Duleek began as an early Christian monastic settlement. St. Patrick established a bishopric here about 450 A.D., which he placed in the care of St. Cianan in 489 A.D.
Duleek in Irish means house of stones, referring to an early stone-built church, St Ciananís Church, the ruins of which are still visible in Duleek today across the road from the 12th Century abbey ruins. It is claimed that it is the first stone church built in Ireland. The place was sacked several times by the Norsemen between 830 A.D. and 1149 and was also pillaged by the Normans in 1171.
The 12th Century saw the reconstitution by the Augustinians of the original monastery as St Maryís Abbey. In the 16th Century a massive square tower was built alongside the earlier round tower. The latter is no longer standing but the scar where it was joined onto the square tower is clearly visible on its northern face.
There are two Celtic high crosses in the churchyard that date from the 10th Century. Within the church are some early cross-slabs, a Romanesque pilaster-capital, and the base and head of the South Cross.
About Duleek (Damhliag)
Meath.ie: Duleek Heritage Trail
Journey to Duleek (Damhliag)
Duleek is southwest of Drogheda and east of Navan on the R150 in County Meath, Ireland.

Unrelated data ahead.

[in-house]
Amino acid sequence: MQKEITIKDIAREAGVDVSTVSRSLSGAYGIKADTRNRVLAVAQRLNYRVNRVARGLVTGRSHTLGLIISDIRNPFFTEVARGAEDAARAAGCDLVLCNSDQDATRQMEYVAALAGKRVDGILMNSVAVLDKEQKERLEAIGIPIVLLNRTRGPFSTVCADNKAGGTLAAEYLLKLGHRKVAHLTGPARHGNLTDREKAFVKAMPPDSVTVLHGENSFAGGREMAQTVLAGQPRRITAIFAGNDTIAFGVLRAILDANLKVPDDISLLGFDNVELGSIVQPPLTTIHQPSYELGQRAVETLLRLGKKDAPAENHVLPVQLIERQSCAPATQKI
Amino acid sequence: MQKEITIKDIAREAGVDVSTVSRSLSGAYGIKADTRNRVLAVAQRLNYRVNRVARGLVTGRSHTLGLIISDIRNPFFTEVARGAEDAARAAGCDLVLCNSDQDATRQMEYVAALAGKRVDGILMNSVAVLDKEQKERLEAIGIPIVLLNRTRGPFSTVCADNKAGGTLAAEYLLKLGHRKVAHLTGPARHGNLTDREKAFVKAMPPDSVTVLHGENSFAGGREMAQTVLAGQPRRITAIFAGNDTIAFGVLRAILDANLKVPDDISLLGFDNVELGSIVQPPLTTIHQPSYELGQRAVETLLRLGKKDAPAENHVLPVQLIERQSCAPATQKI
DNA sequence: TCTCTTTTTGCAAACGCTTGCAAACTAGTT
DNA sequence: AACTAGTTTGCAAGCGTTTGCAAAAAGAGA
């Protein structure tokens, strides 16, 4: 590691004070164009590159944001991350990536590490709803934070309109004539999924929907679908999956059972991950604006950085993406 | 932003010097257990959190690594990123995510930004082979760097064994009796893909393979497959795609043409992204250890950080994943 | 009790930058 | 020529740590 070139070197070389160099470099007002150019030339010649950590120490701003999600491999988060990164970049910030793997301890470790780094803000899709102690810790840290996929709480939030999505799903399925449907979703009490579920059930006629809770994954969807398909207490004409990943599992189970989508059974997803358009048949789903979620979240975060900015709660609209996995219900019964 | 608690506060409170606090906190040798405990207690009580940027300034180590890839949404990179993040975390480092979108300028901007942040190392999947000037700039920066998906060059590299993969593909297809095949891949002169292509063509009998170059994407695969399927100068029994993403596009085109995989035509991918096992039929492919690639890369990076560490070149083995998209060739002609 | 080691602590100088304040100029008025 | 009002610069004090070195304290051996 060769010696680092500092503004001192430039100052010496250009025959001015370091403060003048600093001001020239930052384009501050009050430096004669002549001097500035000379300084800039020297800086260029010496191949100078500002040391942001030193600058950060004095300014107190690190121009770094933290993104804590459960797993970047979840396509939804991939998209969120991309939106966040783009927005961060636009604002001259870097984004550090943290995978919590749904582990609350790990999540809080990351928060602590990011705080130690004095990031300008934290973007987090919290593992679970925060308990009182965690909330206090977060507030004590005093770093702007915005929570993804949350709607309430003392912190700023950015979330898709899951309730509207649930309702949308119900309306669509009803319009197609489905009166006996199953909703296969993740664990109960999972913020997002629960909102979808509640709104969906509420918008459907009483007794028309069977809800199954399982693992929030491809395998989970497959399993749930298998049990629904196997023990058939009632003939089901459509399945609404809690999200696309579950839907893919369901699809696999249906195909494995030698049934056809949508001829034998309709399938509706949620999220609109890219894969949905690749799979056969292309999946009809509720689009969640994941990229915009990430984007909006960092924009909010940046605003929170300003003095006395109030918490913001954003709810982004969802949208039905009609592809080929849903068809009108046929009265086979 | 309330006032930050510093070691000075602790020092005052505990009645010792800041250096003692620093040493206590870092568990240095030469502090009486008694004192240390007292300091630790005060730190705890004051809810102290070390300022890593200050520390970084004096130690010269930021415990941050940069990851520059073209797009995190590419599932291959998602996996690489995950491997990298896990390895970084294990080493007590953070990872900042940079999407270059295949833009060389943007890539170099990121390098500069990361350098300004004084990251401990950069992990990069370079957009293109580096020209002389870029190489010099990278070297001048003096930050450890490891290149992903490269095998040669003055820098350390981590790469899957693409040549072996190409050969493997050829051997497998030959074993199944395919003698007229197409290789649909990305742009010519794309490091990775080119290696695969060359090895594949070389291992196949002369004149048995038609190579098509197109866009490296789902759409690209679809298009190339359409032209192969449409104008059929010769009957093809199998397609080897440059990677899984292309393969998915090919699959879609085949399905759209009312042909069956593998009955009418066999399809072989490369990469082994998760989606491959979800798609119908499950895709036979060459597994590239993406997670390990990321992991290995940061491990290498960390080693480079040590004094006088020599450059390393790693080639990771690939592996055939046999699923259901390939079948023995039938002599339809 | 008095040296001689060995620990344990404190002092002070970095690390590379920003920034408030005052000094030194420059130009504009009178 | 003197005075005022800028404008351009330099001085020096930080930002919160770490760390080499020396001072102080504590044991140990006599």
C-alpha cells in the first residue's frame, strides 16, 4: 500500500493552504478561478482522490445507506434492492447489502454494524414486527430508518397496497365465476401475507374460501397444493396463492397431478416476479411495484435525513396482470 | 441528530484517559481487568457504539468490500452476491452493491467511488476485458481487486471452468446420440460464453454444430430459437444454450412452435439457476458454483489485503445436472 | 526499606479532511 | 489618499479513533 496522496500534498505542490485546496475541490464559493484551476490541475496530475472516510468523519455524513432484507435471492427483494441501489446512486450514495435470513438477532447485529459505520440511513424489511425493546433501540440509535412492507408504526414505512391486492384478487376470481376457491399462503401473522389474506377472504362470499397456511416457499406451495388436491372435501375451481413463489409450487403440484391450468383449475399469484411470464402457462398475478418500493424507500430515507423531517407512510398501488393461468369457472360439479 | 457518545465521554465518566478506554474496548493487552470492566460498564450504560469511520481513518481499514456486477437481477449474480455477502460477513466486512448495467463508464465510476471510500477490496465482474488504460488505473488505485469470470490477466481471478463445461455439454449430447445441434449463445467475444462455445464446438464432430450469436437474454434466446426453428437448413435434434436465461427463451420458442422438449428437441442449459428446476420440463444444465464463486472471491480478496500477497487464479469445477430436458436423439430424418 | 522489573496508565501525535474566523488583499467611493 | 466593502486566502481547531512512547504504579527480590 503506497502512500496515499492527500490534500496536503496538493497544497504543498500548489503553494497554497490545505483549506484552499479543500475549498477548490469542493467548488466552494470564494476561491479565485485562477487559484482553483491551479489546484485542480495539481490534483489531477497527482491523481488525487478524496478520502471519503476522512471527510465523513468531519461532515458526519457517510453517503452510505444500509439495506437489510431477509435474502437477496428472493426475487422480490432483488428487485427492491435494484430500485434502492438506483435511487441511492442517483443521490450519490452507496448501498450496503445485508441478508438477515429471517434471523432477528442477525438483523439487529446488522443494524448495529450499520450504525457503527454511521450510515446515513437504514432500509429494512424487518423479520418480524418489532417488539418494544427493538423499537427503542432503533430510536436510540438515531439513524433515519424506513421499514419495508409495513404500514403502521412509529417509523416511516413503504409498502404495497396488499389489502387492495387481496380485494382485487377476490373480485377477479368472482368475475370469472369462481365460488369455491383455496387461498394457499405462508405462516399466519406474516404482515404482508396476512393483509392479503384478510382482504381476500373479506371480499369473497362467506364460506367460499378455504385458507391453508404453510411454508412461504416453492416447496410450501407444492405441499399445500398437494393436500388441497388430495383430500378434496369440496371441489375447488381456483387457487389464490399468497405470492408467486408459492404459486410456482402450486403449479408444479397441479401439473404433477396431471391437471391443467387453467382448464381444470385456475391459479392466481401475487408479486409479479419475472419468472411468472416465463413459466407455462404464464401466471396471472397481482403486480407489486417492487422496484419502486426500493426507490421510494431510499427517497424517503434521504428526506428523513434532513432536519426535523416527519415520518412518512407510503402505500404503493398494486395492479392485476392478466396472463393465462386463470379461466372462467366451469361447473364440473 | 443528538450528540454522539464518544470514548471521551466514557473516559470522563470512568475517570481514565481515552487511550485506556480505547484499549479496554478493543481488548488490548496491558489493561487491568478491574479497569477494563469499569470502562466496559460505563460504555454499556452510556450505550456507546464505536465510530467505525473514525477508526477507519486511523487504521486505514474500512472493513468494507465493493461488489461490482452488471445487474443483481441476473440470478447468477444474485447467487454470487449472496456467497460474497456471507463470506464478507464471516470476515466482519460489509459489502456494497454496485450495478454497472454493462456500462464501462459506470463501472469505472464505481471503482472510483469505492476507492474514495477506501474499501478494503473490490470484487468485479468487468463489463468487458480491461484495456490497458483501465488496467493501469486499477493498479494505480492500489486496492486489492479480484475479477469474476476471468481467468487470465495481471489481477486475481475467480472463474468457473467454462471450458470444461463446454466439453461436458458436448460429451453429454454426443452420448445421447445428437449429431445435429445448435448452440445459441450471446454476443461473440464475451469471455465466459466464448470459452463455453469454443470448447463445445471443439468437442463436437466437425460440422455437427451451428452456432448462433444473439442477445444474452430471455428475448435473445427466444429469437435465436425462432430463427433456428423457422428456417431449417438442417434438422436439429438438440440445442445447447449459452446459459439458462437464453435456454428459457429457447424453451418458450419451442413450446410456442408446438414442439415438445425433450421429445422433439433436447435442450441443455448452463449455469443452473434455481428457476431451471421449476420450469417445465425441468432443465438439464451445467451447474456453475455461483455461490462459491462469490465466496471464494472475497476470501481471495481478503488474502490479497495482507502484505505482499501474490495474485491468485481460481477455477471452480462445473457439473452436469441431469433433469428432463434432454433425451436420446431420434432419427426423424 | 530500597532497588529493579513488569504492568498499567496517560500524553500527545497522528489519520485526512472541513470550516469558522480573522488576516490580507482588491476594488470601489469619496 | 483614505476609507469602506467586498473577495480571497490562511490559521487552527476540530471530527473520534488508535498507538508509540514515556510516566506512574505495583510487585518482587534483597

Megalithic Ireland: Irish High Crosses-Duleek
roundtowers.com: Duleek Round Tower, Co. Meath
Wikipedia: Irish Round Towers
Ordnance Survey Map (O0468)
Visitors information may be found at the geograph.ie website. General tourism information may be found at the County Meath Tourism website.
Additional Photos of Duleek (Damhliag)
Descriptive Sign, St. Mary's Abbey, Duleek
Ruins of St. Mary's Abbey, Duleek
Interior of St. Mary's Abbey, Duleek
St. Mary's Abbey, Duleek
Bell Tower Built into Earlier Round Tower, St. Mary's Abbey, Duleek
Altar, St. Mary's Abbey, Duleek
Grave Slab, St. Mary's Abbey, Duleek
Cross Head Inside St. Mary's Abbey, Duleek
East Face Small High Cross in Churchyard, St. Mary's Abbey, Duleek
West Face of Small High Cross in Churchyard, St. Mary's Abbey, Duleek
Close-Up of West Face of Small High Cross in Churchyard, St. Mary's Abbey, Duleek
St. Cianan's Early Stone Church Across from Abbey, Duleek